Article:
From a humble, even checkered past, to reinvention as one of the finer southern-fare restaurants in Beaumont, Texas, Suga’s Deep South Cuisine & Jazz Bar lights up the downtown with old-fashioned cream sauces and crawfish, and the cool strains of live jazz.
For the past 11 years, the fine-dining restaurant has paid homage to its past – Suga’s website in fact lays out the history of the 1914 red brick building it inhabits, from days as a 1940s barbershop to its evenings as a 1960s gambling and entertainment establishment in the Red Light district—all the while offering the comforts and joys of rib-sticking southern fare.
“Suga’s was opened 11 years ago by Dr. Hervy Hiner because he just wanted a place that served really good, high-end southern food,” says Suga’s General Manager Joshua B. Dean. “Up until he opened, he couldn’t find any place that had the fine-dining atmosphere, the good food, and the jazz.”
In this week’s Q & A with Boxerbrand Recipe for Success, Dean discusses the niche and menu of a restaurant that has charmed and enticed its patrons for over a decade.
Q: What’s your niche and how do you stay relevant?
Our niche is really good, high-end southern food. People’s palates change, and we can’t get by on what was popular 20 years ago. So we’re always rolling out new menu items with the focus on freshness, and not everything is in a heavy cream sauce. We offer more health-conscious choices, and keep up with the trends—we had tuna ceviche with fresh greens on the menu the other day for a twist. But we also keep true to our roots, and we have some items that are always on the menu. One way we stay relevant is by joining Waitr, it’s an App like Uber, and it’s another way we’ve been able to get our name out there.
We’ve also diversified. Our catering side of the business has grown over the years, and we also have had success renting out an upstairs space for private parties and weddings.
Q: What are Suga’s claim to fame menu items?
Our shrimp and grits are very popular. We sauté the shrimp with bacon, tomato, onions and put them in a cream sauce over grits. We serve a lot of pork-based items, and of course fried chicken! Our chicken has a little something extra because we brine it in sweet tea, which adds a little something different.
We offer a lot of shrimp, crab, and one of our most popular brunch items is a softshell crab eggs benedict.
The chef also does a creative interpretation of the eggroll. Instead of cabbage we use braised mustard greens, which are really popular in the south. And we put Tasso smoked ham in it. We actually smoke our own ham.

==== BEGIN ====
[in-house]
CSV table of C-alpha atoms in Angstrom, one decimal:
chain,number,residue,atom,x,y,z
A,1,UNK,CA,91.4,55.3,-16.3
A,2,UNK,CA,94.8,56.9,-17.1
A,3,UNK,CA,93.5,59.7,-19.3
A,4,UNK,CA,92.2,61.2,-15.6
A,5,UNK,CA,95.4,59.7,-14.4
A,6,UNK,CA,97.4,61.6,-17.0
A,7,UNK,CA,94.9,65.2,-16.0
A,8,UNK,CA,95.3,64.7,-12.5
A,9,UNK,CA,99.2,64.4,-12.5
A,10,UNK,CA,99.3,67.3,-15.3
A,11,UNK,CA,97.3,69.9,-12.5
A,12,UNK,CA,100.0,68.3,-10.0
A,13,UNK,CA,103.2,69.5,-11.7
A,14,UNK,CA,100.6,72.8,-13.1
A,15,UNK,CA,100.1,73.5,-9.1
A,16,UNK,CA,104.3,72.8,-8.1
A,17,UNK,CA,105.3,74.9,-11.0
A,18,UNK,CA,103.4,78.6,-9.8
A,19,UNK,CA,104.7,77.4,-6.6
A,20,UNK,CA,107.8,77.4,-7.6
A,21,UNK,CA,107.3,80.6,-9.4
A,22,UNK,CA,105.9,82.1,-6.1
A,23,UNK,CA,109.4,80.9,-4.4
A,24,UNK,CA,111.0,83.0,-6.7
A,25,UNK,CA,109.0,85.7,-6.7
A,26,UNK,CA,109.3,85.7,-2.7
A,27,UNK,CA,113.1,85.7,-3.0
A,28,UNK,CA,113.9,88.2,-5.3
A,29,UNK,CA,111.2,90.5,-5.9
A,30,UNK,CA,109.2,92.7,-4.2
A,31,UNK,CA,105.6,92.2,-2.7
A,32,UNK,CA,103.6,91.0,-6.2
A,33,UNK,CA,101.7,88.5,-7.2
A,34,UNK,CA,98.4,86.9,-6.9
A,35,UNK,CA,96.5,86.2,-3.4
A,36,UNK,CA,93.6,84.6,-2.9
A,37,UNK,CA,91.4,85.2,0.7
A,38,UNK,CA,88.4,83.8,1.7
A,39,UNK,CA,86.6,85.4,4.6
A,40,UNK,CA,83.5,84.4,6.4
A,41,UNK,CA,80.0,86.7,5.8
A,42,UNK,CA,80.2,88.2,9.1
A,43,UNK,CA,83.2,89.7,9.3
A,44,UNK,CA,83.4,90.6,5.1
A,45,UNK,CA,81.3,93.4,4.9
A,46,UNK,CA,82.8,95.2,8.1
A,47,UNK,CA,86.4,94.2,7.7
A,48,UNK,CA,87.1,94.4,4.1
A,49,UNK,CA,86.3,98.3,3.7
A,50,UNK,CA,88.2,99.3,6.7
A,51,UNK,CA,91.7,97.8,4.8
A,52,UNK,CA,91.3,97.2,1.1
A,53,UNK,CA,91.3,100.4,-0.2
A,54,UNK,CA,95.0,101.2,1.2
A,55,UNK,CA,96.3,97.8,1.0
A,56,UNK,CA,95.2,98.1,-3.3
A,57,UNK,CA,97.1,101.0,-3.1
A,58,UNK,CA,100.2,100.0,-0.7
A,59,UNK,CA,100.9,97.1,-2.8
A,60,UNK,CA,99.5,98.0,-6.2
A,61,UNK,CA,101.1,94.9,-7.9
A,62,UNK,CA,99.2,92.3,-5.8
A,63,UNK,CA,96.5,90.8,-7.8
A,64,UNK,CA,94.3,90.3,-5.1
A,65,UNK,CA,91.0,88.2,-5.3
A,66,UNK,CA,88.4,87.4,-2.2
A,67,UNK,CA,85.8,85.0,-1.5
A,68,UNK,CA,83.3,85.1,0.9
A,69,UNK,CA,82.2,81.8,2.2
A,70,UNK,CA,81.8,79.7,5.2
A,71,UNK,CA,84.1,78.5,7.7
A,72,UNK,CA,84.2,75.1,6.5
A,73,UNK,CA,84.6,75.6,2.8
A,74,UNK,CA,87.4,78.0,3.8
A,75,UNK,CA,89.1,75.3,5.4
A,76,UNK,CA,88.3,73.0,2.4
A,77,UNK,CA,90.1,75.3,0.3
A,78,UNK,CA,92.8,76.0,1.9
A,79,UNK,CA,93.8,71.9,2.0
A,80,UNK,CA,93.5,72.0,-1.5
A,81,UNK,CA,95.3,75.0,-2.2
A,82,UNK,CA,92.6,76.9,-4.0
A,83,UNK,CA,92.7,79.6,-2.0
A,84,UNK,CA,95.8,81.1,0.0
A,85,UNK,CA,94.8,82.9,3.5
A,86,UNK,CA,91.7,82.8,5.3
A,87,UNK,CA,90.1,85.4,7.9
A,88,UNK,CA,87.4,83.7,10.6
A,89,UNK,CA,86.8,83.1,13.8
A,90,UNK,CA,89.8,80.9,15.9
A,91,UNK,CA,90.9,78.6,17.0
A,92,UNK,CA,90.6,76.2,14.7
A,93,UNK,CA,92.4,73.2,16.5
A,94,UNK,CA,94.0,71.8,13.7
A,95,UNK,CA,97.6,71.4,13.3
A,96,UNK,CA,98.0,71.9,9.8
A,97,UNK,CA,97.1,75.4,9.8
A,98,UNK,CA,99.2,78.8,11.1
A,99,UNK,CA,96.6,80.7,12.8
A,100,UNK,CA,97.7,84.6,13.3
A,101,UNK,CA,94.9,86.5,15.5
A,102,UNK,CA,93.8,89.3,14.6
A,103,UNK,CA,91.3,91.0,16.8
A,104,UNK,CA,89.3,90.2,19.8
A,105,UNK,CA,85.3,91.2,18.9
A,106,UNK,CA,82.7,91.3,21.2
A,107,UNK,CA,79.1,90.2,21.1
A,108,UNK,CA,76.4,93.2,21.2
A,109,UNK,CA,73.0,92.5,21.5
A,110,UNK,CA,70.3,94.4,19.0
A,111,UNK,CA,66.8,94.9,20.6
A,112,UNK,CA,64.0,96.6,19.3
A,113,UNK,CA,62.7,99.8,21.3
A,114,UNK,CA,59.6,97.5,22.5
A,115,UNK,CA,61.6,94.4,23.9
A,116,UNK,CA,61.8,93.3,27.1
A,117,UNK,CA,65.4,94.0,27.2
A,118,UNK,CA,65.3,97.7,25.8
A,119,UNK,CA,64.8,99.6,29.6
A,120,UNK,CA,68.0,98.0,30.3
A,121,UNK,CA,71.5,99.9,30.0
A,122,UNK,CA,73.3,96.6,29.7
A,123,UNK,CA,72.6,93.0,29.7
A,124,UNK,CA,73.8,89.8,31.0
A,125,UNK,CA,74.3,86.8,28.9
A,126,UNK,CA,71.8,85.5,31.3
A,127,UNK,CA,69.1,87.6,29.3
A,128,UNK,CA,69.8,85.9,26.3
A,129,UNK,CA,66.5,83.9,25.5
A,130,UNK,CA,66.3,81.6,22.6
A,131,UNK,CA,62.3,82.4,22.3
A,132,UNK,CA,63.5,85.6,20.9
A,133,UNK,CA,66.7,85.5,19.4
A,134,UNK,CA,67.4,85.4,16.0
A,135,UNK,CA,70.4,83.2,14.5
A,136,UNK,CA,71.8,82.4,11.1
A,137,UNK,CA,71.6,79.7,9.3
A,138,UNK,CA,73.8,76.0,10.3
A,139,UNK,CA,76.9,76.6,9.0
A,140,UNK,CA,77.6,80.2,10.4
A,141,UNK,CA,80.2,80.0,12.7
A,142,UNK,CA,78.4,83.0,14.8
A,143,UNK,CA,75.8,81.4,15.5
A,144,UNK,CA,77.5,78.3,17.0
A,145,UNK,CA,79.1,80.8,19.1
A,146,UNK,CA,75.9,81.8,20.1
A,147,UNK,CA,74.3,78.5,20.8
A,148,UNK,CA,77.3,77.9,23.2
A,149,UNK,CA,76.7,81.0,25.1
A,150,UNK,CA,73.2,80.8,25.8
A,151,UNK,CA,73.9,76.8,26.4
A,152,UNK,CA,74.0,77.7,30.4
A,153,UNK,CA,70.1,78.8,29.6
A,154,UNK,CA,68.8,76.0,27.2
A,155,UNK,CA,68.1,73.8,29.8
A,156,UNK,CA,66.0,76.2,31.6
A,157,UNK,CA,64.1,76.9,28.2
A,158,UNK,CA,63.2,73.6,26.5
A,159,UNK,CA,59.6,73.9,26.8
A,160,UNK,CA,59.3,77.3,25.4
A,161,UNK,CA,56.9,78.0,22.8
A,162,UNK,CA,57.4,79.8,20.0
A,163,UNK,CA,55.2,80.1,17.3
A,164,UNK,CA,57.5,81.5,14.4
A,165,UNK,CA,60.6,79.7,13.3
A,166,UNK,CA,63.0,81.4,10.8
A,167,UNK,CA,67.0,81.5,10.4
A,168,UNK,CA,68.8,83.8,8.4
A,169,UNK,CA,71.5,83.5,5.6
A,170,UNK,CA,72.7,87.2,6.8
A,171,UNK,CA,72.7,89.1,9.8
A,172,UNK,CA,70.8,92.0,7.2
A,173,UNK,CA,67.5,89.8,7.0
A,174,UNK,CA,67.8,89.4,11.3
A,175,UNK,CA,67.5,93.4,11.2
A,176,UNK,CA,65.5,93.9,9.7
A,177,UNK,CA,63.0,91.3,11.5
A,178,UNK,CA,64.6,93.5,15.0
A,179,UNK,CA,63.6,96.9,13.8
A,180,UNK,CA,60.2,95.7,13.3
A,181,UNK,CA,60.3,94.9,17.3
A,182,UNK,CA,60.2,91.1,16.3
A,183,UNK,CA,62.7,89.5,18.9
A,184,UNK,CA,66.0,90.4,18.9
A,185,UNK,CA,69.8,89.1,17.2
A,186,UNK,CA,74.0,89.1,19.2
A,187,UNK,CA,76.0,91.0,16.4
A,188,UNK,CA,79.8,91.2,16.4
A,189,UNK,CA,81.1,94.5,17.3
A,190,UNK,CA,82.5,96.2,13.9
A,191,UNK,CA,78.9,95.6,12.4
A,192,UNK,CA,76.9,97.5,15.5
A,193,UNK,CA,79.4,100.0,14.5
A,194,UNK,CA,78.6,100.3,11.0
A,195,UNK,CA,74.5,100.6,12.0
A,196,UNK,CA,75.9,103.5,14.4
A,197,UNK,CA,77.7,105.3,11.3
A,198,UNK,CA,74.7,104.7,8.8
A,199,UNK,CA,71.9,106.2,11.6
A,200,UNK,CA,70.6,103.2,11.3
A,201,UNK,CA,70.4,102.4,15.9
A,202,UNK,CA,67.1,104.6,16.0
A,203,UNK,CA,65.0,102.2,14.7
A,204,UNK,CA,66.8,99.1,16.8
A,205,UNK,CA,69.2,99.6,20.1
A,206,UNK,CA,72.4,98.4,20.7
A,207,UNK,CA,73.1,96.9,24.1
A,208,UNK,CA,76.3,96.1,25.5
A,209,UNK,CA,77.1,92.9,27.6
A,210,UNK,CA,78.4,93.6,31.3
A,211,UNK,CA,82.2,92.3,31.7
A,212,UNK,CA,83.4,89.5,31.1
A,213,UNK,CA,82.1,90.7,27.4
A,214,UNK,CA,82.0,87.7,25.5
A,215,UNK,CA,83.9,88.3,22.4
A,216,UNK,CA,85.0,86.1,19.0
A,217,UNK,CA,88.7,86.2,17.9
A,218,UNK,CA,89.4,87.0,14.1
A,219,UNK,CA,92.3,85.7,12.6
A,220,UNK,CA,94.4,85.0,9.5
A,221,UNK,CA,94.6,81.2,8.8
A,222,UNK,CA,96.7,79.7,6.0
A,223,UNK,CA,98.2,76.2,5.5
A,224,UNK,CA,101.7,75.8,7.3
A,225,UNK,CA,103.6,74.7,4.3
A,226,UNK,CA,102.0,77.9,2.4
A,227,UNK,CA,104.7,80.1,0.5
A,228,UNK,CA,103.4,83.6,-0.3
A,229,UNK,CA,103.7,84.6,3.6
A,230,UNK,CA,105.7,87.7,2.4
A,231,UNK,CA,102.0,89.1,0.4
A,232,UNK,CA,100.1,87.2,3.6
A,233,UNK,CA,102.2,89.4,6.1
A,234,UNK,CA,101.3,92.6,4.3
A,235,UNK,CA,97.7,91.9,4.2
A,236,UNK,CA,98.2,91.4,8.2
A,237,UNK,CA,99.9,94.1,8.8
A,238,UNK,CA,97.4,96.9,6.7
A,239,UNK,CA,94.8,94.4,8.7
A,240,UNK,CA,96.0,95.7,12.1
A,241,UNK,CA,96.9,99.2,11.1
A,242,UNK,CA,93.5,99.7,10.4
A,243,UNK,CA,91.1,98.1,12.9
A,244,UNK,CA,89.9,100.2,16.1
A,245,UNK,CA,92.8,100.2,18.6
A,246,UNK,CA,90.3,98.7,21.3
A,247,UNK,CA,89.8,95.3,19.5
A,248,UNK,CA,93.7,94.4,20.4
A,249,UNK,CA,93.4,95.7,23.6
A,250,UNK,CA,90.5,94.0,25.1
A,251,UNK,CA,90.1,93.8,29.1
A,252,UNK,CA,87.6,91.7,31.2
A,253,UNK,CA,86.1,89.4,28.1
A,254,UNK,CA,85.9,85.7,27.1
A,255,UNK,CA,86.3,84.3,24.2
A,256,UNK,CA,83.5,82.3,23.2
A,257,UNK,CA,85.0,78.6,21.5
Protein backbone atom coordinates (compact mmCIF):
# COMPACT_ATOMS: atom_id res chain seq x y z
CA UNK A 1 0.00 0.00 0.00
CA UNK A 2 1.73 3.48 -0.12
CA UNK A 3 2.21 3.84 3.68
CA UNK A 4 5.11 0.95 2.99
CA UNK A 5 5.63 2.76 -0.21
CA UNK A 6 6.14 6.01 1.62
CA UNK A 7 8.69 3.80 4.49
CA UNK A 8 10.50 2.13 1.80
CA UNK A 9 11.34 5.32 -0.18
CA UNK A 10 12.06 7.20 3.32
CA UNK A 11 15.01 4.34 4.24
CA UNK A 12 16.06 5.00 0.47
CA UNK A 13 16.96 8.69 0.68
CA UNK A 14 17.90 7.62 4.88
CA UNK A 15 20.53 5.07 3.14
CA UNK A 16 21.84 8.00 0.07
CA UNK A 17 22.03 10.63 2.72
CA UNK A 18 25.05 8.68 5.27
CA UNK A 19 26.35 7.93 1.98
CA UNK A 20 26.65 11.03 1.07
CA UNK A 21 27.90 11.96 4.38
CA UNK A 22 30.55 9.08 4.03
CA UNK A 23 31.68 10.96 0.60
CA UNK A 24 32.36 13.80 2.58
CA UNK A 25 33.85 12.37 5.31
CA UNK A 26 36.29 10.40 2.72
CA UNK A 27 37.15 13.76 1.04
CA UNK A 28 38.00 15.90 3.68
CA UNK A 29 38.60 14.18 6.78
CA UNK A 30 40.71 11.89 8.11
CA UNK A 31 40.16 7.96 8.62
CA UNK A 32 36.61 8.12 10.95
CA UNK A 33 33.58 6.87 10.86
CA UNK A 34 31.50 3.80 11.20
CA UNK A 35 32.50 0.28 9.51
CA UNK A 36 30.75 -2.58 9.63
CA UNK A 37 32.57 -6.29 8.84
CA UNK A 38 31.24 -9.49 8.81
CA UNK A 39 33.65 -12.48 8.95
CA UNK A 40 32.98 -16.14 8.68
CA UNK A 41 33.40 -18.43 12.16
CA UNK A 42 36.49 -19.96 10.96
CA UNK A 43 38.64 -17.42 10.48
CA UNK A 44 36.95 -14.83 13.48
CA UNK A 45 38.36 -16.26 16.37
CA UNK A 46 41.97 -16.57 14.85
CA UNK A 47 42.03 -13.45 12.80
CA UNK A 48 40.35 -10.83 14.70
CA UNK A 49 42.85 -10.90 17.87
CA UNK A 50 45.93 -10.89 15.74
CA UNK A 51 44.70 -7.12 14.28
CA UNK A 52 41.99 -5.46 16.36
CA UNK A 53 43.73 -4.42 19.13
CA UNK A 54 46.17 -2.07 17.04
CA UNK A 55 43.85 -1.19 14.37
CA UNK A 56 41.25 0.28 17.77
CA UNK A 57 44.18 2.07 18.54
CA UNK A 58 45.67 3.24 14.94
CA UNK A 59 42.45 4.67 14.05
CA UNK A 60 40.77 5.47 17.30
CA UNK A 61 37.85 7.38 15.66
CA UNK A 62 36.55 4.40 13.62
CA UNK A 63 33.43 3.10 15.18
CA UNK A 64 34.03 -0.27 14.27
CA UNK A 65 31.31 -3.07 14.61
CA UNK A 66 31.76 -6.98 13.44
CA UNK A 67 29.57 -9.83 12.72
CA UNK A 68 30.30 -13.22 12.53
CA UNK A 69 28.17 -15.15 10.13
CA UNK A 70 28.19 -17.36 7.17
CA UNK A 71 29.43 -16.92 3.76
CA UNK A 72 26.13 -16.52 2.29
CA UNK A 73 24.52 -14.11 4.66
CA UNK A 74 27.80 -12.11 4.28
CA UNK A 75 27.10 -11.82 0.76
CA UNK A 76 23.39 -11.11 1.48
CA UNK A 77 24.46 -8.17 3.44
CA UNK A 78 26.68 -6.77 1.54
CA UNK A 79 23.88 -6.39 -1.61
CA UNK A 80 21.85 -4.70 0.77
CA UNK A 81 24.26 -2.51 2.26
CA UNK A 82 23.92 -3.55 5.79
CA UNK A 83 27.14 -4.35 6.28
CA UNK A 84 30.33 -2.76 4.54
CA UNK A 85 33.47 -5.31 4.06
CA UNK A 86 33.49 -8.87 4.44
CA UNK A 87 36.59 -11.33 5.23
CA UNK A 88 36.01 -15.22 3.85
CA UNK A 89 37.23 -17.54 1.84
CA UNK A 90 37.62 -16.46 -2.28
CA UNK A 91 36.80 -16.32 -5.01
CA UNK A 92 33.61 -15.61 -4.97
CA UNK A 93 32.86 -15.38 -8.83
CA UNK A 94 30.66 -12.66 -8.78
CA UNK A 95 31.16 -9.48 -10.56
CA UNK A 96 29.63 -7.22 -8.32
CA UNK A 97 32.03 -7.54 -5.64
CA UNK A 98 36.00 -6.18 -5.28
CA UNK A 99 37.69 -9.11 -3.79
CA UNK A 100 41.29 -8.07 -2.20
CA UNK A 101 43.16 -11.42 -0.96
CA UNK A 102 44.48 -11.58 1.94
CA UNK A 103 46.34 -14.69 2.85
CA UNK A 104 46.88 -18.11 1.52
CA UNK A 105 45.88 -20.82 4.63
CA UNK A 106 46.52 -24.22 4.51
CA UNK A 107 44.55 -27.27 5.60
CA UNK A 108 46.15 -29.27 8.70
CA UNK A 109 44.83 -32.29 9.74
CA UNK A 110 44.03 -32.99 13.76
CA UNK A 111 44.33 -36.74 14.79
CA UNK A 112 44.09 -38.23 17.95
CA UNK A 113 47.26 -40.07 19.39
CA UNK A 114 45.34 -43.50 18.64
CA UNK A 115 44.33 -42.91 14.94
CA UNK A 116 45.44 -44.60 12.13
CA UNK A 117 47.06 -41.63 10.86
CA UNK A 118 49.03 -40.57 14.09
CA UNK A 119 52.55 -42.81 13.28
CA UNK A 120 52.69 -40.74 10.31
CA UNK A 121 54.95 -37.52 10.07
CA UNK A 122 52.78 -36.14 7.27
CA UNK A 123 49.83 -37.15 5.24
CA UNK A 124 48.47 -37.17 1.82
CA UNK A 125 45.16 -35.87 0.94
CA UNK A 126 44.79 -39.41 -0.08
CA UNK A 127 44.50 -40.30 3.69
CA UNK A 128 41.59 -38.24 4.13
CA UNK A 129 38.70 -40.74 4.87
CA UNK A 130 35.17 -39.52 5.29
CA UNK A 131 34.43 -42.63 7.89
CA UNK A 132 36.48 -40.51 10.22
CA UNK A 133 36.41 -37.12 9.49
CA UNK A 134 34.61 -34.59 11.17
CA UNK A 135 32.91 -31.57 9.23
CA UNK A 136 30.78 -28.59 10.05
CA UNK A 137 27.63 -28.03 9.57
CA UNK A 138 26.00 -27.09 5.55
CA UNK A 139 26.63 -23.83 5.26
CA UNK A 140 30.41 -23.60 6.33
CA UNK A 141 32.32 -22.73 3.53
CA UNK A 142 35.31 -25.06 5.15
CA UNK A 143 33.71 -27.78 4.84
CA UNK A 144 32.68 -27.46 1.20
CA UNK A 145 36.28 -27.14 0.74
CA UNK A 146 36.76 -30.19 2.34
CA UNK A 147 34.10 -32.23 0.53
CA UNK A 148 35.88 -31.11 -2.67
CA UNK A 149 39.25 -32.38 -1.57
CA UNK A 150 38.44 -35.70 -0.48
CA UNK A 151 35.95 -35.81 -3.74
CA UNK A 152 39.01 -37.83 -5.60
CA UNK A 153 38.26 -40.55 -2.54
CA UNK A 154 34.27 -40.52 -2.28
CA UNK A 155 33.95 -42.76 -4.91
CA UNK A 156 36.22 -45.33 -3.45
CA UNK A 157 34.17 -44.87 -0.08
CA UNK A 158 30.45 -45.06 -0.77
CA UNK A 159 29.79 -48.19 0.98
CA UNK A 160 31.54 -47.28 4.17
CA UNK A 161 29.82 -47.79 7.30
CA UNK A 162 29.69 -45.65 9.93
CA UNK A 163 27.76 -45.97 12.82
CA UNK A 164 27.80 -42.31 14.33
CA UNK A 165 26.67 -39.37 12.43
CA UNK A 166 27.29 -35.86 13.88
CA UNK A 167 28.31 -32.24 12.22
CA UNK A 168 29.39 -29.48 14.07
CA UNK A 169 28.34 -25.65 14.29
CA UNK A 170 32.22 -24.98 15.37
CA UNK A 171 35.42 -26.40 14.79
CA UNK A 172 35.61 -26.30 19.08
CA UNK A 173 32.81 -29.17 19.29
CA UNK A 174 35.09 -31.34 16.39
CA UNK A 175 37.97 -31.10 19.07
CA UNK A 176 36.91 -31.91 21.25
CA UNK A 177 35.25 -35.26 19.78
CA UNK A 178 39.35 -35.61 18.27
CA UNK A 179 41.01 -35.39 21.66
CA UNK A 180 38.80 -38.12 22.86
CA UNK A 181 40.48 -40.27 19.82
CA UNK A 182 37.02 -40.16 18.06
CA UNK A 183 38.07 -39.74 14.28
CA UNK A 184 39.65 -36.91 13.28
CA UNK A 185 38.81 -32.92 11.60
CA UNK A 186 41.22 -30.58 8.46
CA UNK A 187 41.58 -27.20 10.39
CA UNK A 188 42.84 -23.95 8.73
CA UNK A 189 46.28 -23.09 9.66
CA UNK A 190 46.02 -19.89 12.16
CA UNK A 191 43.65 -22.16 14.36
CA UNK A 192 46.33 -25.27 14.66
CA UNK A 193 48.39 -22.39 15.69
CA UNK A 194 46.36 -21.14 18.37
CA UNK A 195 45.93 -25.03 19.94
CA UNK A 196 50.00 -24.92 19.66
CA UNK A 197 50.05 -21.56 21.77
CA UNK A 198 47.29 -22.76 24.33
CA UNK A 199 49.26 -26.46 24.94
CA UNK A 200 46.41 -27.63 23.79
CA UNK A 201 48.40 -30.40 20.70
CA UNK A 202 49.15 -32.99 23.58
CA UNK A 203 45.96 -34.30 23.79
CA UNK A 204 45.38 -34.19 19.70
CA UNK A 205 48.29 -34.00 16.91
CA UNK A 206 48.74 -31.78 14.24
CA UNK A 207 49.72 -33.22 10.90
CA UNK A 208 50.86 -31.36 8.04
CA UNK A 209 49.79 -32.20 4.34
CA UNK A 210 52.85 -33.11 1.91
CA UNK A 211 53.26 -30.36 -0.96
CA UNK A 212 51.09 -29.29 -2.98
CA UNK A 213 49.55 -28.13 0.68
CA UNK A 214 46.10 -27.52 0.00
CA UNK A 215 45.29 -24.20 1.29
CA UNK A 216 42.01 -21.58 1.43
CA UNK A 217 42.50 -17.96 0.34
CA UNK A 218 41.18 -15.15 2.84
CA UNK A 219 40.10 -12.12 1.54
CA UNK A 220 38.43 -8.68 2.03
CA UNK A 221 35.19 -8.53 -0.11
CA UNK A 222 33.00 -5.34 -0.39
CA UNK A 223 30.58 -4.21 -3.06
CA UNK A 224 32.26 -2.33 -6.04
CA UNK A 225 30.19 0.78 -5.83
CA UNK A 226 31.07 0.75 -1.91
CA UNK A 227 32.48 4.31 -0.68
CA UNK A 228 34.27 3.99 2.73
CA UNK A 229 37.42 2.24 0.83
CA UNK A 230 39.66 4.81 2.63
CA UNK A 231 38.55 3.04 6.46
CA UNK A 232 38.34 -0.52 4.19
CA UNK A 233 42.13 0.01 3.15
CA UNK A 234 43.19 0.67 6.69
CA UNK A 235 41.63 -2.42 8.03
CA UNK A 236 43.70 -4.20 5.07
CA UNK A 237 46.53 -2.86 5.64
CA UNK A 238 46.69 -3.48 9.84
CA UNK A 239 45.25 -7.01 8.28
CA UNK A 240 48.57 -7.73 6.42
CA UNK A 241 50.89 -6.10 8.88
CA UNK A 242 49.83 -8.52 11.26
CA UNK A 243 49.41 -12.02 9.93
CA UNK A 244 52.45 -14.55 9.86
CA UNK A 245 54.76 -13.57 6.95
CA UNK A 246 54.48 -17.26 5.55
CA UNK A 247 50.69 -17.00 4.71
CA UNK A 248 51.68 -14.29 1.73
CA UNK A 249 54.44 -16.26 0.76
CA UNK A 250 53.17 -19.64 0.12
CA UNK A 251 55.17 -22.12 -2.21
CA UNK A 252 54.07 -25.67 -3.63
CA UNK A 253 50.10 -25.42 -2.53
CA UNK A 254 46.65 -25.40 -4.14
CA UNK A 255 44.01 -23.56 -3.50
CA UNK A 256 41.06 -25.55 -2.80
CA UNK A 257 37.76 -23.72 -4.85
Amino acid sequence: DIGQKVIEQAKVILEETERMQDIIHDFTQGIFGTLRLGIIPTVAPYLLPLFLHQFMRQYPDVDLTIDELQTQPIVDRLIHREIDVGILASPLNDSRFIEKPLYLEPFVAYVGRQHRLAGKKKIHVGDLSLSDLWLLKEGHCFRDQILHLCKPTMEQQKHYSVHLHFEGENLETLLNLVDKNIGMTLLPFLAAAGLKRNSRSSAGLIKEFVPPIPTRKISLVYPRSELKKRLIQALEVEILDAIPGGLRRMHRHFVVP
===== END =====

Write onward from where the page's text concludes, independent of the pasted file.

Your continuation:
We also offer fried green tomatoes, and offer a lot of different fresh seafood, which we get every week from the Gulf coast.
Q: And what’s this I hear about ice cream?
Suga’s has always made its own ice cream. Dr. Hiner went to Italy and learned how to make it from scratch. While he was over there, he bought a professional freezer and shipped it back here. It’s another thing we do that helps us differentiate ourselves.
Q: How do you face challenges with creativity?
We really see this on the business side, especially in the kitchen. Food costs are higher because we’re using finer ingredients, specialty items, and many organic produce. When you’re using those types of ingredients, there’s less room for waste. So, sometimes we get creative to turn ingredients into a special dish so we won’t lose that product.
Q: The Coale Building you’re in has its own spice as well.
Oh yes! The building we’re in had a very spicy past.
According to Suga’s website: “It was built and owned by former Beaumont mayor Ray A. Coale. In the 1940s it was home to Joe’s Barbershop, and was part of the red light district during the 1950s. It was home to the Bowie or Domino Club, an illegal gambling venue, and was raided on Dec. 3, 1961 as part of the Investigative Committee of the 57th Legislature of the State of Texas crackdown on gambling, prostitution, and other illegal activities in downtown Beaumont.”
The website notes that soon after the raid, the Coale building housed a variety of businesses, including an insurance agency and dancehall. And in December 2005, Suga’s took up residency.
Q: Now the Coale Building is an architectural gem.
Suga’s used a tasteful décor reflecting the owner’s love of art and food. And we tried to stay true to its older history in the architectural details Our ceiling fans, for example, were reconstructed to mirror what woud have been here in the early 1900s. They’re primitive, two-bladed fans that operate on a pulley system that lend a charm and old-fashioned ambience to our room.
Q: What advice would you give someone who wants to go into the restaurant business?
Take your time. Do your homework. And know that you’re going to need to make an investment to make sure it’s worth opening a restaurant. If you just jump in without doing your research, it’s easily to fail: 9 out 10 don’t make it. Take your time, do it right, do not rush it. — Suga’s uses Slenders for its Boxerbrand menu presentation.